Seriously - after that article the other day saying that developers (a) claim they are mostly motivated by the size of the installed userbase, and (b) yet bizarrely they choose iphone, it's a refreshing change that someone caters to the *actual* number one selling platform for a change.
I really don't get the spin in the article, and the sub-heading, that it's bad to "only" support Android, which has near 70% share. I'm more concerned at all those companies only catering for the ~15-20% of iphone users.
Sure cross-platform is nice - but then, what about all the other platforms, not just iphone? And the biggest non-Android chunk of the market is actually those "feature" phones, e.g., Nokia's S40, that don't get counted in the market stats, despite being smartphones that run apps etc.
> Seriously - after that article the other day saying that developers (a) claim they are mostly motivated by the size of the installed userbase, and (b) yet bizarrely they choose iphone,
You misread that article at the time and certainly failed to understand it. The developers stated that "*A* large userbase was required", they did not say 'the largest userbase' that you mistakenly think that it said.
Android has '*A* large userbase'. Apple has '*A* large userbase'. Most others do not.
> it's a refreshing change that someone caters to the *actual* number one selling platform for a change.
This product is not 'catering to the actual number one platform' it is catering to the platform that it can access. It is likely that, for the purposes it needs, iOS is too closed.
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on my phone sapping the batteries I'd love one of these and would possibly buy two in case I lost one!
If it's waterpoof (or easy to waterproof) I'd love it as so wanted to sit in jacuzzi/pool reading but wasn't going to take expensive smartphone in there!
Is there a pre order page around?
Only five books is a major problem. On my Nokia N9 I have pretty much all of Sherlock Holmes, the BASH Beginners Guide, On Lisp, Alice in Wonderland, The Origin of Species, loads of Wodehouse, Frederick Pohl, Montaigne, Dante's Divine Comedy, Treasure Island, etc., etc. It gives me something for every occasion.
Can't see it working out unless they have some magical way of getting the hardware cost down so that the 10EUR is actually a substantial fraction of the cost.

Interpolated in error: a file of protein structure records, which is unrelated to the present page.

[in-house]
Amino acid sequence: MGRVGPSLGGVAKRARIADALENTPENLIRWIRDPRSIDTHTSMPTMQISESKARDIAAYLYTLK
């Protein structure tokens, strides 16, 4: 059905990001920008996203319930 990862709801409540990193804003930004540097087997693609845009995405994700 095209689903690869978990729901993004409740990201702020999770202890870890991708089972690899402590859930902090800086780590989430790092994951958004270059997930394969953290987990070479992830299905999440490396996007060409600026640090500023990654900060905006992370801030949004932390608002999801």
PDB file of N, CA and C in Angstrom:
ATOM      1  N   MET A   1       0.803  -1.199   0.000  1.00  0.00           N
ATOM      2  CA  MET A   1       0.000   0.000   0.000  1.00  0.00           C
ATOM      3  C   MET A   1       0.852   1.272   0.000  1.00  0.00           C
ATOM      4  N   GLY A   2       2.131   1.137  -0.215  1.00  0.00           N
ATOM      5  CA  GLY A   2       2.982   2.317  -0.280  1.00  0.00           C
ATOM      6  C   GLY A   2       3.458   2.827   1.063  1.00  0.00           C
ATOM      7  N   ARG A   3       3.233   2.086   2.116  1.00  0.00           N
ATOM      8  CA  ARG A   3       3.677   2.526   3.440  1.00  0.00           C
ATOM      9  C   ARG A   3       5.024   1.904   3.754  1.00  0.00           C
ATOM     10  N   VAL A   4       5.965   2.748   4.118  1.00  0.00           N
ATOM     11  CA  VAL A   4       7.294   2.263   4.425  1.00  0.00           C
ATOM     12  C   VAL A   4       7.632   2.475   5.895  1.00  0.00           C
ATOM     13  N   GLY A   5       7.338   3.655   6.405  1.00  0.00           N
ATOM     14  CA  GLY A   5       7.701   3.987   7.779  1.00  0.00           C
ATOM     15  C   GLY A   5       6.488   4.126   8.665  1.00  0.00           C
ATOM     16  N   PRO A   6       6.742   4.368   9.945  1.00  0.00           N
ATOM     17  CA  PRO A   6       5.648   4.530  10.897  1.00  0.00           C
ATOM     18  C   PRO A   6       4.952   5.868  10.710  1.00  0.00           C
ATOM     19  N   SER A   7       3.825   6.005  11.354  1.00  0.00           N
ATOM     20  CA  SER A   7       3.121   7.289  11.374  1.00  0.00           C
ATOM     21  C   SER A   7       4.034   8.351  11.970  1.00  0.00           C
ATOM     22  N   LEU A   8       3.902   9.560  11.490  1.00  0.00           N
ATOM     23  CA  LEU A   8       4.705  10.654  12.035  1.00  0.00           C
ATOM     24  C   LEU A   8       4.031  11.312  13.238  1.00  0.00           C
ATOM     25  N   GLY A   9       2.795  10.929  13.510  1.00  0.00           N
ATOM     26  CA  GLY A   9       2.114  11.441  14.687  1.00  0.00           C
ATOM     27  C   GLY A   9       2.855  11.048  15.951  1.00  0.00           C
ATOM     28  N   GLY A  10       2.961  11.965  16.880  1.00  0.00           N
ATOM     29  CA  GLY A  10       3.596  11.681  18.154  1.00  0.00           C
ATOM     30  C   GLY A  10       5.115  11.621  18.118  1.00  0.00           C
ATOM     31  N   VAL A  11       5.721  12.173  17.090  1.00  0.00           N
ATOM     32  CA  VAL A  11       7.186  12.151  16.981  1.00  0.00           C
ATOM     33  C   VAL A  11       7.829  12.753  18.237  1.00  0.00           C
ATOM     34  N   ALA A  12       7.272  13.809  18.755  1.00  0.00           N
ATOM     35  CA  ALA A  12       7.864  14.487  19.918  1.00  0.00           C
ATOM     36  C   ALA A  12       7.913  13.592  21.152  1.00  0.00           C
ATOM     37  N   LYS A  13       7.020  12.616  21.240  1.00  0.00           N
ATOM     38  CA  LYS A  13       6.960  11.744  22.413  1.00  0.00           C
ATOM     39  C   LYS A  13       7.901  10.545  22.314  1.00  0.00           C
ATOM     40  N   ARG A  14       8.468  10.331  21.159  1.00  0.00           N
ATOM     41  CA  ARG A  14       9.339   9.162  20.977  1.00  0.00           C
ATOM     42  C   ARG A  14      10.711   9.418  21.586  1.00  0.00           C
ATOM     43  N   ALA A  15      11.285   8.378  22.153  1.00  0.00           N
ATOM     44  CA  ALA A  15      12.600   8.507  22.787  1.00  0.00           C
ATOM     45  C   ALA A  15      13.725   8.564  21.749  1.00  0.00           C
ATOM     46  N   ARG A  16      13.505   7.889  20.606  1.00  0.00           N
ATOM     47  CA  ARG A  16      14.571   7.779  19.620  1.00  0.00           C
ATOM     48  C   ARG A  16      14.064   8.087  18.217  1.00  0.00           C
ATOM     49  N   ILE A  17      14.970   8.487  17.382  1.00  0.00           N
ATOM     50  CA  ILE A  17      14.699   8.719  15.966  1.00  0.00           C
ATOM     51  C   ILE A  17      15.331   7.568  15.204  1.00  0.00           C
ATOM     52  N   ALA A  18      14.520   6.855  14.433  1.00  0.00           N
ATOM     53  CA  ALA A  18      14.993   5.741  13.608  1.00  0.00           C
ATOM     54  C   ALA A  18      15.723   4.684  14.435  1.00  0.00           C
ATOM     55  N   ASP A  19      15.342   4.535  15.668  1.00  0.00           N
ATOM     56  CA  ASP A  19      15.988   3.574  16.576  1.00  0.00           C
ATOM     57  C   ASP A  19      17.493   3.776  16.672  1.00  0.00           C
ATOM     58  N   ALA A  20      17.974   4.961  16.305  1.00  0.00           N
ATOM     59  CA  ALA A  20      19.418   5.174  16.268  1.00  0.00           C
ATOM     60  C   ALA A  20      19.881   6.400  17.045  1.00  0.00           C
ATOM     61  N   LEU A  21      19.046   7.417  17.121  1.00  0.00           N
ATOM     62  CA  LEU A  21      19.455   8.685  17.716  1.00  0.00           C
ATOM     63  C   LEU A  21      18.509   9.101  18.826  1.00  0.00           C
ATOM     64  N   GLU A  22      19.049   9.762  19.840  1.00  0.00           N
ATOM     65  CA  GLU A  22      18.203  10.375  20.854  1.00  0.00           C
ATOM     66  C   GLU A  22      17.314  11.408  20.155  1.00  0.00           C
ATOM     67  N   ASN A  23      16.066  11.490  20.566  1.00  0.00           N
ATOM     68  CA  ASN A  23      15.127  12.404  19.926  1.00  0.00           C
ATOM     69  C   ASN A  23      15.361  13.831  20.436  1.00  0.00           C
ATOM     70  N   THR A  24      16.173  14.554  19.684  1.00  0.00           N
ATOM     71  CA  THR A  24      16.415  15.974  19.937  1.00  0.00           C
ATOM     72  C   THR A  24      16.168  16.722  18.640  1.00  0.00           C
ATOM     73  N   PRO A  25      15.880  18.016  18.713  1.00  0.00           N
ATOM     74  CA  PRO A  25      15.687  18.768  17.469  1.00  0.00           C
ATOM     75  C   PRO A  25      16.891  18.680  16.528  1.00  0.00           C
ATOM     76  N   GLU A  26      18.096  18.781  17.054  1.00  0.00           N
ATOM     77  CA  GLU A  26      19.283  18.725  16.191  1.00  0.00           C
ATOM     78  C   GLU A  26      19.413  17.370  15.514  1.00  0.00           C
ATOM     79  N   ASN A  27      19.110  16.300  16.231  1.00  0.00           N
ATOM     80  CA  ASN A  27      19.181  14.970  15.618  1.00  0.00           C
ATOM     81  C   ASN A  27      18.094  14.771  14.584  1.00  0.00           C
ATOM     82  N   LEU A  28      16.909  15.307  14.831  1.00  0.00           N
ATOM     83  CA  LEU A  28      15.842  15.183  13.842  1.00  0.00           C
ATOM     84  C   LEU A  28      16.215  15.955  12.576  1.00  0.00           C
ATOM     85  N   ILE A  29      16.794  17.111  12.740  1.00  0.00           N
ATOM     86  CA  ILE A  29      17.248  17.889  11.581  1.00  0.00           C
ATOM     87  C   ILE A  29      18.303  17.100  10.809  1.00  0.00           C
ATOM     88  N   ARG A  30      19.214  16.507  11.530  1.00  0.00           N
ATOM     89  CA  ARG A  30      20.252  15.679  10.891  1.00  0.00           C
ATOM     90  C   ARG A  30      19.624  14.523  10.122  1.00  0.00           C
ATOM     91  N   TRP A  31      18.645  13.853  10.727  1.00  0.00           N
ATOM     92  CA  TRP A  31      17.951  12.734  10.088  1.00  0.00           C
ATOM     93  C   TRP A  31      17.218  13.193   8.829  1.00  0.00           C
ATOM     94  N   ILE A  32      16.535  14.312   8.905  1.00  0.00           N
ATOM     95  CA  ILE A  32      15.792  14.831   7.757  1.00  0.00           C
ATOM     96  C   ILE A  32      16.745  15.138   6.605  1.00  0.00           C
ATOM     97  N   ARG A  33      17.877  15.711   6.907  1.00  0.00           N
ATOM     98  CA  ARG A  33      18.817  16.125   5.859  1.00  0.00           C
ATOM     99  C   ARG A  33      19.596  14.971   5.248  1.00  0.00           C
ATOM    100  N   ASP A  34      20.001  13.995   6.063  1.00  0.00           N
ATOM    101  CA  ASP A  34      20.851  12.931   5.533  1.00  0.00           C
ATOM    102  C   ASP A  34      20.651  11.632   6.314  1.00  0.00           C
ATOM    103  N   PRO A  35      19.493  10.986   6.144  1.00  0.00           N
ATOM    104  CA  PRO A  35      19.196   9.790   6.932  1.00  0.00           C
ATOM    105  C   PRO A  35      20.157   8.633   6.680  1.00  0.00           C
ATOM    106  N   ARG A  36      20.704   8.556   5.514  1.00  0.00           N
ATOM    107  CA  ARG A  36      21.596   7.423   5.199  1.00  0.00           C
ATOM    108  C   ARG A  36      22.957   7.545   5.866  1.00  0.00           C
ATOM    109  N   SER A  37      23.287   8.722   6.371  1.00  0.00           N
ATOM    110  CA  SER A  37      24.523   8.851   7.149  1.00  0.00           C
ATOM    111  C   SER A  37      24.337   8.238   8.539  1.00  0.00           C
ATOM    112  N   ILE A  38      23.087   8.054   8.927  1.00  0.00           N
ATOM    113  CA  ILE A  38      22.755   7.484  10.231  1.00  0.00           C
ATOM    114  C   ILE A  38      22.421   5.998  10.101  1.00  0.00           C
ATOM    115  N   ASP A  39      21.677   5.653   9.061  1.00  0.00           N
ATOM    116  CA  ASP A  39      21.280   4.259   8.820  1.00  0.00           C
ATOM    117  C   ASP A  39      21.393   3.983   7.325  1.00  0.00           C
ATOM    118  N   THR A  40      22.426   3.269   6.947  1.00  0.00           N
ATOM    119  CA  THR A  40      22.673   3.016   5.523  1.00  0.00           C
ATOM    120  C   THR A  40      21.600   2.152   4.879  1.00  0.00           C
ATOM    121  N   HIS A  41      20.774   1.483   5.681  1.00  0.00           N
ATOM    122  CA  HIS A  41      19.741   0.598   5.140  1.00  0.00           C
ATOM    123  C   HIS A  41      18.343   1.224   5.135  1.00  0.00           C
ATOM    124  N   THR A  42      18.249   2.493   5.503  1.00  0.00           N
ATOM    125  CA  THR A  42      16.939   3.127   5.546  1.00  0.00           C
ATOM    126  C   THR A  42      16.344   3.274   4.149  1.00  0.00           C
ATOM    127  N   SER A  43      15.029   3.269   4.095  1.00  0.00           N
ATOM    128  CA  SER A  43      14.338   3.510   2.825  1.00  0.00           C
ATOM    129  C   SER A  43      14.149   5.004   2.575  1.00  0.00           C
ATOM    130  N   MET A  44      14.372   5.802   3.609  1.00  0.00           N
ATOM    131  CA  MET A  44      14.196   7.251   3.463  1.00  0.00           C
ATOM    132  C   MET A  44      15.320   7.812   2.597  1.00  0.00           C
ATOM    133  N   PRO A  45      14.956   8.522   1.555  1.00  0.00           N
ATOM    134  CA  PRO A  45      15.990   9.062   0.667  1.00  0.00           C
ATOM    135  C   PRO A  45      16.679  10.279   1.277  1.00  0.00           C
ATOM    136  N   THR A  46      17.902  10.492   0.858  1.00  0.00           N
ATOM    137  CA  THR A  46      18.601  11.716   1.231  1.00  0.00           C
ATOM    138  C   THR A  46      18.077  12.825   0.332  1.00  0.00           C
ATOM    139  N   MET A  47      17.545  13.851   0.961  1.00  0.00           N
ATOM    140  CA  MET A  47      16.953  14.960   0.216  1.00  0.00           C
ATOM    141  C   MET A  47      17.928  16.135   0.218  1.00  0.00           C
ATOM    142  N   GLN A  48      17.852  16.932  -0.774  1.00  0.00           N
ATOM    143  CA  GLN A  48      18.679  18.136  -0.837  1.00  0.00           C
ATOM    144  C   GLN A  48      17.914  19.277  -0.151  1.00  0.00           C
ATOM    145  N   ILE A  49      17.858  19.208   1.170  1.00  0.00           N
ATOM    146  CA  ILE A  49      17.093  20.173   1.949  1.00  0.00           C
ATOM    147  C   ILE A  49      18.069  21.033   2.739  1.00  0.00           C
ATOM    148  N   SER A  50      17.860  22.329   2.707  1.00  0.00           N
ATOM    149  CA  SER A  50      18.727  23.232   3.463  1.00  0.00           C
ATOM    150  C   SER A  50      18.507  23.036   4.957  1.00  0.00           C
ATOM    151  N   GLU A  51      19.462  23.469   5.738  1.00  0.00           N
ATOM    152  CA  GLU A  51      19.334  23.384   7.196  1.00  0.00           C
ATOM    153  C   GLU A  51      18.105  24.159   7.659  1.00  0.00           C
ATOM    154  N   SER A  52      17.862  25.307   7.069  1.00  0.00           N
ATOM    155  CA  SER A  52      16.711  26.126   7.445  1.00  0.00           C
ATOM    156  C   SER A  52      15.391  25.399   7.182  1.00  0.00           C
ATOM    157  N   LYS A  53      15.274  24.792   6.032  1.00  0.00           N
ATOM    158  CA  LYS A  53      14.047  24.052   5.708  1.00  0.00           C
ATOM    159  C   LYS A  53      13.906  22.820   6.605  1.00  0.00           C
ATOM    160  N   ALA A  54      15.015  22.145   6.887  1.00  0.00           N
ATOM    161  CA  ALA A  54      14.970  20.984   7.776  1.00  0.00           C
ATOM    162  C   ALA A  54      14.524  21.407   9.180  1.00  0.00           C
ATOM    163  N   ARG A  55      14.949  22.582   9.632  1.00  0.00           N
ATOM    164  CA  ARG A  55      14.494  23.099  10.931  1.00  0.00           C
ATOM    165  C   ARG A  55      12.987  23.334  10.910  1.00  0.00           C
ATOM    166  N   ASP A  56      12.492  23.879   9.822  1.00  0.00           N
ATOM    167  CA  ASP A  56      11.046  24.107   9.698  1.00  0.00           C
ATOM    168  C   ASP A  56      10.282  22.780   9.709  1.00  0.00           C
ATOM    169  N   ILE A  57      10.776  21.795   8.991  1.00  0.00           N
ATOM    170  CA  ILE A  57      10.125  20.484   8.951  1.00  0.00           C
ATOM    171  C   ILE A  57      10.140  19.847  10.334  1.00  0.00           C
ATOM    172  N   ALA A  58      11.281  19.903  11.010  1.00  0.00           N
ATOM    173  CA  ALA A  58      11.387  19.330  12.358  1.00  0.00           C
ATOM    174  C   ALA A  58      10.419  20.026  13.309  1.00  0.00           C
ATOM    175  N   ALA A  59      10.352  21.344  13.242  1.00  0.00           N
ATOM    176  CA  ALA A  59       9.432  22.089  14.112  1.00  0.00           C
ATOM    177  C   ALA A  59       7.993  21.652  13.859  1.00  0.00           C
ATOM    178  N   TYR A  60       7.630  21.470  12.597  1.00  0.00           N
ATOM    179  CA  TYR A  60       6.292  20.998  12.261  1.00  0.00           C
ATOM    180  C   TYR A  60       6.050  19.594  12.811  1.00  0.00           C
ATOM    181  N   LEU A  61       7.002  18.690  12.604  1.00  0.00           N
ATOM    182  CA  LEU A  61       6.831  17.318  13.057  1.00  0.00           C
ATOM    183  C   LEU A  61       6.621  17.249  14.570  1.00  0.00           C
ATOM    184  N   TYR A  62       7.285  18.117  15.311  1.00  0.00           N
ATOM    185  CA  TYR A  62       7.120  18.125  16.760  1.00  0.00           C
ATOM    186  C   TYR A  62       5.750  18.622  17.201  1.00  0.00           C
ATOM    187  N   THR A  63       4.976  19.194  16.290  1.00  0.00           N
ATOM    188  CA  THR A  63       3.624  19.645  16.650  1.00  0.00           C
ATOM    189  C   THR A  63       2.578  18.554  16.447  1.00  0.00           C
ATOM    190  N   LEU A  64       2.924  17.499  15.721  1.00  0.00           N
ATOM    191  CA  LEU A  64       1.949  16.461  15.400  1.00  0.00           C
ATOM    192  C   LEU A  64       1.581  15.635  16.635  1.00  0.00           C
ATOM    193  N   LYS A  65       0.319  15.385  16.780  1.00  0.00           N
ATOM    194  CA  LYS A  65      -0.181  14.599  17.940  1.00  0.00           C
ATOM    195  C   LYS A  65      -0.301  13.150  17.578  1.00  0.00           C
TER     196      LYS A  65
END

Plus it only has a five inch screen so I don't see that it is enough better than the 3,9 inch N9 to warrant carrying another device.
Some people are saying you need your phone on for this to work, others are saying it only holds 5 books...
Surely you buy/download the book to your phone, it renders it into a simple display format and chucks that on to the device.
Because the display format is simple it is big so only 5 books but you don't need the phone to read those 5.
Once you've finished a book you use the phone to delete it from the device & add another.
Why "five books" why not "2000 pages"? Surely it depends on the size of the book??
Why 1 year, why not "5000" pages? I guess standby, bluetooth, display time all make battery life a complex issue.
txtr states in its press release the beagle supports "[a]ll files supported by the smartphone or PC host application (e.g. epub, pdf)" though in the system requirements bullet point on its product web page that getting "more books from user's library requires (1) pairing via Bluetooth of smartphone (2) txtr Android app with beagle support." Which way are they going with this?
Even while I grapple with the "what's the point?" questions about the device as a whole, my real concern is the small size. My S3's screen is almost as big as the screen on this device, why go through all the hassle of an extra device and the battery drain on my cellphone from another connection, just for a tiny increase in screen size? Yes, it's e-ink and that's MUCH better for reading on, but I have a 6-inch e-ink device available to me, so I don't see what niche this new device is trying to fill.